New 'Twilight Zone' Fish From Africa Discovered By Scientists

Move over, Aquaman. Since Wakanda may have found its own underwater army in the form of a newly-discovered specie of purple-scaled wrasses. Just make sure the King of Atlantis doesn’t talk to them first though.

Yes, indeed. Sporting purple scales so pigmented that they don’t fade in color even when preserved for research, this new species of multicolored wrasses are discovered by deep-diving scientists hailing California Academy of Sciences' Hope for Reefs initiative and the University of Sydney. Previously unknown to science, the dazzling fairy wrasses, so-called for their size, were found in the dark mesophotic coral reefs of Zanzibar, off the Tanzanian coasts.

In honor of the mythical country of Wakanda from the Marvel Cinematic Universe, which bears the colors of black and purple, the twilight-zone dwelling fish was named Cirrhilabrus wakanda, or Vibranium Fairy Wrasse.

"When we thought about the secretive and isolated nature of these unexplored African reefs, we knew we had to name this new species after Wakanda," said study lead author and ichthyology PhD student Yi-Kai Tea. "We've known about other related fairy wrasses from the Indian Ocean but always thought there was a missing species along the continent's eastern edge. When I saw this amazing purple fish, I knew instantly we were dealing with the missing piece of the puzzle."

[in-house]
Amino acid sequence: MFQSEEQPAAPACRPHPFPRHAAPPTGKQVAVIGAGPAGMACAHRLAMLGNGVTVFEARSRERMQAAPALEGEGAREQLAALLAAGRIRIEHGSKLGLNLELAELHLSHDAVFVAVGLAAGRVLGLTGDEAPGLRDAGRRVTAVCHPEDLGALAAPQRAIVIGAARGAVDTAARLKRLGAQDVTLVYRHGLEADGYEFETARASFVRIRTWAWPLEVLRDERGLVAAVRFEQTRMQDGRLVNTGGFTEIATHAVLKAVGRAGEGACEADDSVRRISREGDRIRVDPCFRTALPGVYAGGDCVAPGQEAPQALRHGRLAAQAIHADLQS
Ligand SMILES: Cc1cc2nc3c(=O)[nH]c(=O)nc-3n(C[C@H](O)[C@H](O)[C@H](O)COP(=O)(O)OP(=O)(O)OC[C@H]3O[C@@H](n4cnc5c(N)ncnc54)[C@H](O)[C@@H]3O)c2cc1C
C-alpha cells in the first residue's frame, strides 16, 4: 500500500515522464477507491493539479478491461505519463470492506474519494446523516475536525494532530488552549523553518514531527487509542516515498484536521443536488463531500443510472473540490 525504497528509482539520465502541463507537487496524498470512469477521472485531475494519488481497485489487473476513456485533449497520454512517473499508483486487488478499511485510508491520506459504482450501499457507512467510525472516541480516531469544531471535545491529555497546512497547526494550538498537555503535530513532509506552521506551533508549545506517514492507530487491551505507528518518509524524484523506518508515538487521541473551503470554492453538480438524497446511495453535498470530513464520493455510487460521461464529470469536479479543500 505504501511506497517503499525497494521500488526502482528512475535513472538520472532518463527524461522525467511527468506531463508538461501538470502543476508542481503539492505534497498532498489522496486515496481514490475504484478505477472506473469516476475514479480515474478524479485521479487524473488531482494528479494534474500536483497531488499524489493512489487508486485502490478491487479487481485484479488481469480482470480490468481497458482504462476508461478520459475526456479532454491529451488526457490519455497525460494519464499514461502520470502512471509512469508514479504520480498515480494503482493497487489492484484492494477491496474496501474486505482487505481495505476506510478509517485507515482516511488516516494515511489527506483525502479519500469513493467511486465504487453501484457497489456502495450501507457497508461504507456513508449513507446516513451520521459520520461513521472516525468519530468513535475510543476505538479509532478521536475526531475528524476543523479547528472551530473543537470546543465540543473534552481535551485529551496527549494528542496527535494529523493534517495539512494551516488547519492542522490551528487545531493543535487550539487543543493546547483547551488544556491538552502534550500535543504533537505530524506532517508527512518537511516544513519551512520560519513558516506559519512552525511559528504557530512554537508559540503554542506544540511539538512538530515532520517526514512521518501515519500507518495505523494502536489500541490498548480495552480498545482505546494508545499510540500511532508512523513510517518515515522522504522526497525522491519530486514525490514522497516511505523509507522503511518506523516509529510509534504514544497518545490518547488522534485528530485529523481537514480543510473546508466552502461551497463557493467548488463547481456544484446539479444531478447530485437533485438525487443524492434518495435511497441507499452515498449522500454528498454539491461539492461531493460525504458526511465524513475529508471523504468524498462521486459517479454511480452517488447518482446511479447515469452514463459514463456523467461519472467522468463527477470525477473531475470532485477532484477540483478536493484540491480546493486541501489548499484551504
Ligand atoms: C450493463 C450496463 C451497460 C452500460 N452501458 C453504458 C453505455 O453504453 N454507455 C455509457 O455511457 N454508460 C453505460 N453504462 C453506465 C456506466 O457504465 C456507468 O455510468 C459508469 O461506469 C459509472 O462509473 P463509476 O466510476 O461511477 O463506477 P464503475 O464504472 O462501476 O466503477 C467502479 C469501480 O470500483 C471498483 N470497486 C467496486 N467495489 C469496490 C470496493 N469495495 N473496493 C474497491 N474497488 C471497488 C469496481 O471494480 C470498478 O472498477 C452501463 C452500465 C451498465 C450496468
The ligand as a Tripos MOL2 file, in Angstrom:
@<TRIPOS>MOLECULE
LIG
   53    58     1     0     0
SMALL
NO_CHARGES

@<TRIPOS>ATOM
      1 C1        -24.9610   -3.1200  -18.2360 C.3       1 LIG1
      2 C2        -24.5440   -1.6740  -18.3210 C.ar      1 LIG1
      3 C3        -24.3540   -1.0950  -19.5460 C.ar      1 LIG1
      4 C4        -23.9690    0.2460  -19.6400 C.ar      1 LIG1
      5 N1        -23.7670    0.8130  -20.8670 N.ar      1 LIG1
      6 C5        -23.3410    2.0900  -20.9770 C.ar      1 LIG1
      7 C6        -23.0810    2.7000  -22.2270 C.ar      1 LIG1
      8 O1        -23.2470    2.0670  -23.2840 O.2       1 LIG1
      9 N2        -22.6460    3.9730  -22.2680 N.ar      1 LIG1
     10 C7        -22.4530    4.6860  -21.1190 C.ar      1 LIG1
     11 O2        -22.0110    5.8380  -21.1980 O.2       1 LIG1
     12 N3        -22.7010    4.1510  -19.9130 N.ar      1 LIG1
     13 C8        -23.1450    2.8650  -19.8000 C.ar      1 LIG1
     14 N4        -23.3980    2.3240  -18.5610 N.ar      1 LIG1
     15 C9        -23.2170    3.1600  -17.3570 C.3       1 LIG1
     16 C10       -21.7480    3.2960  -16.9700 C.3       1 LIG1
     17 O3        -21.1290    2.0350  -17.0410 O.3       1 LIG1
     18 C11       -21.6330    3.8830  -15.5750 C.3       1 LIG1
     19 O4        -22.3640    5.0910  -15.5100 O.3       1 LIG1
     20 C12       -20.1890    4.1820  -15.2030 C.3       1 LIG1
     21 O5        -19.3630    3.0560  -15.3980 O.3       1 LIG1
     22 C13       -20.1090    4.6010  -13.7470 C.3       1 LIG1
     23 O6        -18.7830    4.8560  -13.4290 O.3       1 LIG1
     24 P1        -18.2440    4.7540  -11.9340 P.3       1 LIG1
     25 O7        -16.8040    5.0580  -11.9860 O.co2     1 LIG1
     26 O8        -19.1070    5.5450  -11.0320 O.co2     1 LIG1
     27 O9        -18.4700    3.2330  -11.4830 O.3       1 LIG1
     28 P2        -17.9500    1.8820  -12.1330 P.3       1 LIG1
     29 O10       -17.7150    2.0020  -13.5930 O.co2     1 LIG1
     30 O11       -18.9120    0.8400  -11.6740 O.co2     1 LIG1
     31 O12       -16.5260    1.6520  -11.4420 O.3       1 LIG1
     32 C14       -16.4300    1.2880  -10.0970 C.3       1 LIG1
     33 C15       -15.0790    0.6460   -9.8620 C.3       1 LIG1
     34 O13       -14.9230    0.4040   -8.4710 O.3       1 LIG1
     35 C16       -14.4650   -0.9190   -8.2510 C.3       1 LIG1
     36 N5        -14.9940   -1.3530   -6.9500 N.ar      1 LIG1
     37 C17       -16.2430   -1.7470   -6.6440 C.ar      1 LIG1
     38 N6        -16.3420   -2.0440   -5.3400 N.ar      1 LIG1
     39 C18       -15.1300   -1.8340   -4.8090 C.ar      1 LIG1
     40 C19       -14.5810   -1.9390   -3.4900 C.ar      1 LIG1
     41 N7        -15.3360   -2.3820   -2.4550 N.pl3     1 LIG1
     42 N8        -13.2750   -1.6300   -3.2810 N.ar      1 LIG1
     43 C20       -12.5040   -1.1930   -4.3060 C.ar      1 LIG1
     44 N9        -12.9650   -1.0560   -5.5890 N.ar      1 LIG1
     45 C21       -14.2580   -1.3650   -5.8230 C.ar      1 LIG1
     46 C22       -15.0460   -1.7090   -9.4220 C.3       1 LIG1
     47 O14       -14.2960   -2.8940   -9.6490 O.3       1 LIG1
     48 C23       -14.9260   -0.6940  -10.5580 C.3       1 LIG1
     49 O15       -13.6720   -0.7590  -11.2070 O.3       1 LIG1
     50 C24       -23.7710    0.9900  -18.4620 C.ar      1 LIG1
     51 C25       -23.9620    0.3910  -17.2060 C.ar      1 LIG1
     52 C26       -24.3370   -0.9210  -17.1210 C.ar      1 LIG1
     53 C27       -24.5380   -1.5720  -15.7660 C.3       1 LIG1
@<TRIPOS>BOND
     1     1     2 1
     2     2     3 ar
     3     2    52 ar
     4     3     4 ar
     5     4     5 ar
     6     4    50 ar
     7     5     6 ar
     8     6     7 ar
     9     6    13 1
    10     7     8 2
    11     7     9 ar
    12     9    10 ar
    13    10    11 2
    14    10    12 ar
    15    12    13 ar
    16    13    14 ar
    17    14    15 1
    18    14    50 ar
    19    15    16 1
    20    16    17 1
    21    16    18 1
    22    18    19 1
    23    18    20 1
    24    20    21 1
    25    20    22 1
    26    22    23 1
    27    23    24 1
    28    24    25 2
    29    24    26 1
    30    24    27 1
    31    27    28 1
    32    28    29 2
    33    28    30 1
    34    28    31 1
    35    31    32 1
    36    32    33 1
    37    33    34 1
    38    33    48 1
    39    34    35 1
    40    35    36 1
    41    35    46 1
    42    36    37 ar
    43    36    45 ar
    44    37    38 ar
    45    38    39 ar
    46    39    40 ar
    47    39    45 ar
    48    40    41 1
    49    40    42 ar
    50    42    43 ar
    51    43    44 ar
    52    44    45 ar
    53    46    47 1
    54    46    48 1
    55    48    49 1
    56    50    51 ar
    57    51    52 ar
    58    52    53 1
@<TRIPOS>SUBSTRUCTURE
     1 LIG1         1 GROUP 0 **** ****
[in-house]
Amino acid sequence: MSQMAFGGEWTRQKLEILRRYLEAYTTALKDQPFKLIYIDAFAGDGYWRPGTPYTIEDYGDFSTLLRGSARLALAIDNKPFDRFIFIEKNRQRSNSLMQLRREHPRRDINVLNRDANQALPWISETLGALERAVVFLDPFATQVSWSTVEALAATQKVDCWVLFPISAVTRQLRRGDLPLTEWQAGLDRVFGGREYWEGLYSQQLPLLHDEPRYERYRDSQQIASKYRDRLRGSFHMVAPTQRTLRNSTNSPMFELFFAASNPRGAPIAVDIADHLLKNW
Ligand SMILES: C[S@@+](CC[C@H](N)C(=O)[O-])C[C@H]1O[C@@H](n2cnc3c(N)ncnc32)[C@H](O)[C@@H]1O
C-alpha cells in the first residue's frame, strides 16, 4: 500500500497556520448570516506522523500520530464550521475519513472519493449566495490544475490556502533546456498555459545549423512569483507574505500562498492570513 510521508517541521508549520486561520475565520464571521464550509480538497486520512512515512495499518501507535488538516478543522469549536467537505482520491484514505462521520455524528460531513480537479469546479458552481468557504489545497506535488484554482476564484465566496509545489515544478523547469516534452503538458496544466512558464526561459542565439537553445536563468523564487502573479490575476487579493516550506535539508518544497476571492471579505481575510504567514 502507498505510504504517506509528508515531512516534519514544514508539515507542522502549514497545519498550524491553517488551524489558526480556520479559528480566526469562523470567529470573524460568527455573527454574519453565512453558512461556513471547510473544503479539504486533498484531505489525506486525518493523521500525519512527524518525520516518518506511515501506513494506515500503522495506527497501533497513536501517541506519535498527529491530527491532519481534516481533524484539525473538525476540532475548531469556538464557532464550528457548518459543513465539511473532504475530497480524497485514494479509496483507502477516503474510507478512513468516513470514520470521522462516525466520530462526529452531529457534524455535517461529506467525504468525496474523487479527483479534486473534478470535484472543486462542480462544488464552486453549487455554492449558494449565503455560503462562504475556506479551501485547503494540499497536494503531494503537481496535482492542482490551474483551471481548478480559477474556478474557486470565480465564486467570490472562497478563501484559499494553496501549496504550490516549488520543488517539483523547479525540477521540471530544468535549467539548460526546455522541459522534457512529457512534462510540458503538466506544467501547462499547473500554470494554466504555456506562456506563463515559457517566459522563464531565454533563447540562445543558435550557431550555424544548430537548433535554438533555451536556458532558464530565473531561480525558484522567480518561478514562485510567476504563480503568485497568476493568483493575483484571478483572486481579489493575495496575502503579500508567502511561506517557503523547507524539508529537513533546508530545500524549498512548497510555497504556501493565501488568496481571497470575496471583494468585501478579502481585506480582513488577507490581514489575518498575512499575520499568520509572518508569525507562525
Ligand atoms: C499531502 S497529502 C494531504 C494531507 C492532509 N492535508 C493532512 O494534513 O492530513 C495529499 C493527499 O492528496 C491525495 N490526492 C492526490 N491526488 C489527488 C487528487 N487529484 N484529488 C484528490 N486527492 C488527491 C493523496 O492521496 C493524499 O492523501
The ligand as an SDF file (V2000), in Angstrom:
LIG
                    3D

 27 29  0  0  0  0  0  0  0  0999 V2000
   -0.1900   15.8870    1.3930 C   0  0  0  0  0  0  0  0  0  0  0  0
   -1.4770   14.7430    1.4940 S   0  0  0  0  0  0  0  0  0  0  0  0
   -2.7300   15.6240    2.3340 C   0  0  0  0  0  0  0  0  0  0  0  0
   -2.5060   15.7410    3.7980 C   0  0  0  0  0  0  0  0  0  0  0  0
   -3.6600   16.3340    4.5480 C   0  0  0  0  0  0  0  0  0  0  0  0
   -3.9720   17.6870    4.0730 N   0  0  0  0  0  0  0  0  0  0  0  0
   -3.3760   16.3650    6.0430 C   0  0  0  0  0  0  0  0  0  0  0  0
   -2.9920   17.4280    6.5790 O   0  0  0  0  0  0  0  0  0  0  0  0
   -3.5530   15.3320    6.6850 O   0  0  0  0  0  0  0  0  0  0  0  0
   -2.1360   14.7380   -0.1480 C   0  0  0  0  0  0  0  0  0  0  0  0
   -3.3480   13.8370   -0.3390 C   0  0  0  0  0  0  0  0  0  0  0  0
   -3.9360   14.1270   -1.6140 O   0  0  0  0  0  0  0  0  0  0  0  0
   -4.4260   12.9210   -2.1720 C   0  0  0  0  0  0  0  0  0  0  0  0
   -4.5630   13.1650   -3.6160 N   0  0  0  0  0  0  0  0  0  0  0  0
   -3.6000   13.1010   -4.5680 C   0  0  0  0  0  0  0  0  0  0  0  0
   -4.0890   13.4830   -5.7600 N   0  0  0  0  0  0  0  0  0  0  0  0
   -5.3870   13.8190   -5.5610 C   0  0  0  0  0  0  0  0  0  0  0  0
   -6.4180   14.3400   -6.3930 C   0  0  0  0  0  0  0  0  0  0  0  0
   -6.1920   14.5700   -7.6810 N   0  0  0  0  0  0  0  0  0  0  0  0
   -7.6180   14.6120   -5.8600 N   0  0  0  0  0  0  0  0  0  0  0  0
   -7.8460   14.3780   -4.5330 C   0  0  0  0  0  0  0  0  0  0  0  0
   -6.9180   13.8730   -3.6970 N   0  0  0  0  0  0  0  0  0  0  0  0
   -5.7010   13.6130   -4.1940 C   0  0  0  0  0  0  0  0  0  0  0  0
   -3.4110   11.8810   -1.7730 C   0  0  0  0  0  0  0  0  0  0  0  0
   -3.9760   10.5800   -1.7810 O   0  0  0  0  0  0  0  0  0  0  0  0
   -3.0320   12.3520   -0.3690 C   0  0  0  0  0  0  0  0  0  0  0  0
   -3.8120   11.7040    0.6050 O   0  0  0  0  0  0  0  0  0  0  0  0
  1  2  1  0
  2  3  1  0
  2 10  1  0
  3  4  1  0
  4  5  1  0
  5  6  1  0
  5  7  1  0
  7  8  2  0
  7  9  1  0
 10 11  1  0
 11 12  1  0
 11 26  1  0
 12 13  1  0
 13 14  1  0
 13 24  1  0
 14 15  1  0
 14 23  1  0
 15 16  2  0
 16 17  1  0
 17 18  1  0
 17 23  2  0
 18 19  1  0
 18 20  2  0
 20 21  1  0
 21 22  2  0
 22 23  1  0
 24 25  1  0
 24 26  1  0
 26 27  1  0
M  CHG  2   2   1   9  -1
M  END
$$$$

According to the researchers, the Cirrhilabrus’ home is probably the reason why they have long been undiscovered, since the depth of these mesophotic coral reefs is well beyond recreational diving limits. In fact, the area is so deep that it only allowed them to stay underwater for mere minutes.

After examining the preserved fishes, the scientists were able to learn that these wrasses are different from the ones found in the western Indian Ocean. Its purple chain-link pattern doesn’t also fade, as opposed to its close relatives in the Pacific.

Twilight Zone reefs

Per the researchers, diving deep into the twilight zone revealed that these contain ecosystems that can also be harmed by global warming. And since these ecosystems are mostly hidden and out of sight, they are more in danger of being left out by marine reserves.

“We hope our discoveries inspire their protection,” said Dr. Luiz Rocha, Academy Curator of Fishes and co-leader of the Hope for Reefs initiative. 

underwater-2347255_960_720 A school of fish. Photo by Pixabay (CC0)